Understanding the aleatoric and epistemic uncertainties that arise in clinical practice enables appropriate goals and strategies for managing uncertainty to be established, particularly with regard to the extent to which uncertainty is reducible. For example, uncertainty arising primarily from unclear information (epistemic uncertainty) is theoretically reducible and an appropriate goal could be to improve the comprehensibility and coherence of information, correcting misconceptions5—minimize “unnecessary uncertainty” (the knowable unknowns). This helps patients to make an informed decision or participate effectively in the shared decision-making process.10 In addition, a transparent dialogue between provider and patient that includes uncertainty is morally and ethically obligated. The importance of communicating uncertainty in the decision-making process is now evident in many guidelines and consensus statements including a recent National Academy of Medicine report “Improving Diagnosis in Health Care” that recommends that providers share their working diagnosis with patients including the degree of uncertainty associated with each diagnosis.11 Although many providers are uncomfortable sharing uncertainty with their patients12 and may feel that communicating the complexity of uncertainty will overwhelm and confuse patients, at least one study suggests that direct expressions of uncertainty, such as “I don’t know” or “It’s not clear”, result in higher levels of positive talk, patient engagement, and patient satisfaction, strengthening the provider-patient relationship.13 Several studies have shown that patients, family members, and healthcare providers all report communicating prognostic uncertainty to be a desirable trait of person-centered care.14, 15, 16, 17 One study found that communication of scientific uncertainty led to decision dissatisfaction among women facing cancer treatment decisions, but not women facing prevention decisions, although there is debate as to whether decision satisfaction is an appropriate outcome measure of a good decision-making process and it is recognized that without an explicit discussion of the scientific uncertainty that complicates many decisions, informed decision-making likely falls shorts or its goals.18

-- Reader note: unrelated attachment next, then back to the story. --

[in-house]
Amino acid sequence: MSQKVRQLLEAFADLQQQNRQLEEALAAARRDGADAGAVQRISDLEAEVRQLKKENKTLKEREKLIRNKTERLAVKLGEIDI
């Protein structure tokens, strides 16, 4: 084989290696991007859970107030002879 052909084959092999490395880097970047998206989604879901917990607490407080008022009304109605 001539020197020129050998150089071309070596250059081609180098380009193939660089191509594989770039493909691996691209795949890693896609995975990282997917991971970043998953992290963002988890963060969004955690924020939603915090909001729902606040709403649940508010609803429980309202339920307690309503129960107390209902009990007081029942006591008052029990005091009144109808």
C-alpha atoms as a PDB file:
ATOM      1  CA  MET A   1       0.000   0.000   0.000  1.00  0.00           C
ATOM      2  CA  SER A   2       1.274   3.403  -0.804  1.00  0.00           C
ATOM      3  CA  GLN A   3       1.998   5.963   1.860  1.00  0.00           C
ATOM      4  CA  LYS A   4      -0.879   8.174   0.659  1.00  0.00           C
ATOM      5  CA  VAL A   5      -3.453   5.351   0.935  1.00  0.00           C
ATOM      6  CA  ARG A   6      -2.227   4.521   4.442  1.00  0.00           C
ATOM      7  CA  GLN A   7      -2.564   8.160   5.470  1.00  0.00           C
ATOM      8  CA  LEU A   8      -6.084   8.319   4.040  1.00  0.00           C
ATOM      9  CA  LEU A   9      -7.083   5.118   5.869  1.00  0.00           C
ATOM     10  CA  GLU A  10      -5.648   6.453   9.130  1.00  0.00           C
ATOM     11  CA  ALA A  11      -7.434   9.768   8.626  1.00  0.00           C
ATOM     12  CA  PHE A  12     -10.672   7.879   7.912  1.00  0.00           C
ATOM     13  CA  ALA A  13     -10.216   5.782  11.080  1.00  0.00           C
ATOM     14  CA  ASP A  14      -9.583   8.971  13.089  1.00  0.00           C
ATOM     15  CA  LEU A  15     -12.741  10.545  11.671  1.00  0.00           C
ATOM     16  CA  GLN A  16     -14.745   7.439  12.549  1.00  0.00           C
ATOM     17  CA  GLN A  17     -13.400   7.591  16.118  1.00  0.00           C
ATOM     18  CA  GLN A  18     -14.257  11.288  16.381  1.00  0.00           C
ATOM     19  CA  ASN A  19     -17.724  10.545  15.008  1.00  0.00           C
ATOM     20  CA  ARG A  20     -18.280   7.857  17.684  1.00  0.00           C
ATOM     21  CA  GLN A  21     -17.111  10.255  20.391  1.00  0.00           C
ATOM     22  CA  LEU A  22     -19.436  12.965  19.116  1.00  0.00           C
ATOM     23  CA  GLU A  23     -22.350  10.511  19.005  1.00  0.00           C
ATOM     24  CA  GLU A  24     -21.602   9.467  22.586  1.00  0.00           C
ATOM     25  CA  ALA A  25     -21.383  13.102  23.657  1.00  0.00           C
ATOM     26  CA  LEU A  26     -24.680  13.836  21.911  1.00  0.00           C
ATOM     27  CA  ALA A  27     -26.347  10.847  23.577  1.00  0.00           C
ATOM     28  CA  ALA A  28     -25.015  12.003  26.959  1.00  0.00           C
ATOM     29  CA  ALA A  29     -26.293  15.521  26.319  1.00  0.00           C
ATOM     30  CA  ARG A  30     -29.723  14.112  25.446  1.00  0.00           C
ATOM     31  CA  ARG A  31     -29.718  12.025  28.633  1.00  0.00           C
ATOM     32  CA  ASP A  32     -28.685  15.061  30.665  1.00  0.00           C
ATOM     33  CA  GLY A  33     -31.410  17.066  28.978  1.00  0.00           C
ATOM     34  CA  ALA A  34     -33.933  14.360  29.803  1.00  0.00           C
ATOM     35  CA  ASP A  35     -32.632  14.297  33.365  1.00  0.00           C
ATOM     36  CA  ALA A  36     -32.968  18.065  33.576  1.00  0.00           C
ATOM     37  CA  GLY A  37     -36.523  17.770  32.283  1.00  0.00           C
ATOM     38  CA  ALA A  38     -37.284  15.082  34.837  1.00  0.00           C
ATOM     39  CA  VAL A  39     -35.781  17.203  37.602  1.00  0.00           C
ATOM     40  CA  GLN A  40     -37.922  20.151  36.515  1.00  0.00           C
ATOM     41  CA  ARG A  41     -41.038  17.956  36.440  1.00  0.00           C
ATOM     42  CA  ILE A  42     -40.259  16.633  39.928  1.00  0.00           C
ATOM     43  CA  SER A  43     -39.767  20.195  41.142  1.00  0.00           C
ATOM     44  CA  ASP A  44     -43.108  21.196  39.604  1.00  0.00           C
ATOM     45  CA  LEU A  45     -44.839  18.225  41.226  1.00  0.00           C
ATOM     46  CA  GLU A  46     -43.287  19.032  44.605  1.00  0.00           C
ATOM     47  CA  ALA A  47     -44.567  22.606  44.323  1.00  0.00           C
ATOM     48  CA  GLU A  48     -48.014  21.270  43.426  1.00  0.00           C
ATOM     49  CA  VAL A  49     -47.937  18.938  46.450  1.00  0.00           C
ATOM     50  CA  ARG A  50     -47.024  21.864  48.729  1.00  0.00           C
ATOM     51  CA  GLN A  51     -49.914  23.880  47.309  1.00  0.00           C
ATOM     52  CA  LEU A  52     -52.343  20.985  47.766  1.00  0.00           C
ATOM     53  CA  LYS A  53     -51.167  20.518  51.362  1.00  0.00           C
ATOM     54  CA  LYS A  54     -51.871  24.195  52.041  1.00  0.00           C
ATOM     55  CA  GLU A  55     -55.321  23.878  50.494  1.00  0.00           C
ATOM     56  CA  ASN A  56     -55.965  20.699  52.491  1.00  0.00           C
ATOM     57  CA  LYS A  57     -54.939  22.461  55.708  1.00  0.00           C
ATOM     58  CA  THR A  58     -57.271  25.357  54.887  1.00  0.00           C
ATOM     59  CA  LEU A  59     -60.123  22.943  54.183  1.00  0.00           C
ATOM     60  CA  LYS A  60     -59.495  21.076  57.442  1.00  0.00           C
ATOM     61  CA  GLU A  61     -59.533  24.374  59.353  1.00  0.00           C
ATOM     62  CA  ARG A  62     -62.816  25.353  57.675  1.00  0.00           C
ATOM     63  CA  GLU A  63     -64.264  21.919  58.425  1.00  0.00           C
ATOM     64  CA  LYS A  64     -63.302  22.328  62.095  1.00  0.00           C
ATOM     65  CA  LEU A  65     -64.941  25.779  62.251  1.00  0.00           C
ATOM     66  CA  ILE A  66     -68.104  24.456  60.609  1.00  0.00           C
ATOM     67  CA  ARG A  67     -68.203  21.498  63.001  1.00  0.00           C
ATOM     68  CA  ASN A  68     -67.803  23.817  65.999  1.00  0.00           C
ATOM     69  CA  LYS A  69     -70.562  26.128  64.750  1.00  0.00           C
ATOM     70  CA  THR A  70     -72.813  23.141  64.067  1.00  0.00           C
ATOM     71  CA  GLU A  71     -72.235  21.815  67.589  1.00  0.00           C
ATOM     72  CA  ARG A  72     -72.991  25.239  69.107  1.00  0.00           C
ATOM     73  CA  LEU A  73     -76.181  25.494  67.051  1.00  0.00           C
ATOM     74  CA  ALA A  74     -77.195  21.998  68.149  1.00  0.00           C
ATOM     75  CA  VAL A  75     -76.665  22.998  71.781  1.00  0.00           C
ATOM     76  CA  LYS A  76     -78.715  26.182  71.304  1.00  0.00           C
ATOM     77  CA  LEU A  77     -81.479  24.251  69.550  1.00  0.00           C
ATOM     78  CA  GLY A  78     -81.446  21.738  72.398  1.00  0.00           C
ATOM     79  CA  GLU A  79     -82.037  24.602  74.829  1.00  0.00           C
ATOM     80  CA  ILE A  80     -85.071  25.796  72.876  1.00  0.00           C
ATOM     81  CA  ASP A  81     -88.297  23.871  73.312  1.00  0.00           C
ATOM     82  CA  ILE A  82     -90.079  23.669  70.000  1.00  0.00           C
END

Impact on Diagnostic Errors and Patient Outcomes

A provider’s ability to deal with uncertainty at a cognitive, emotional, and ethical level has been shown to influence the diagnostic process with potential for diagnostic error and impact on patient outcomes.19 Suppression of uncertainty and lack of consideration of alternative diagnoses can result in premature closure, the single most common phenomenon in misdiagnosis.20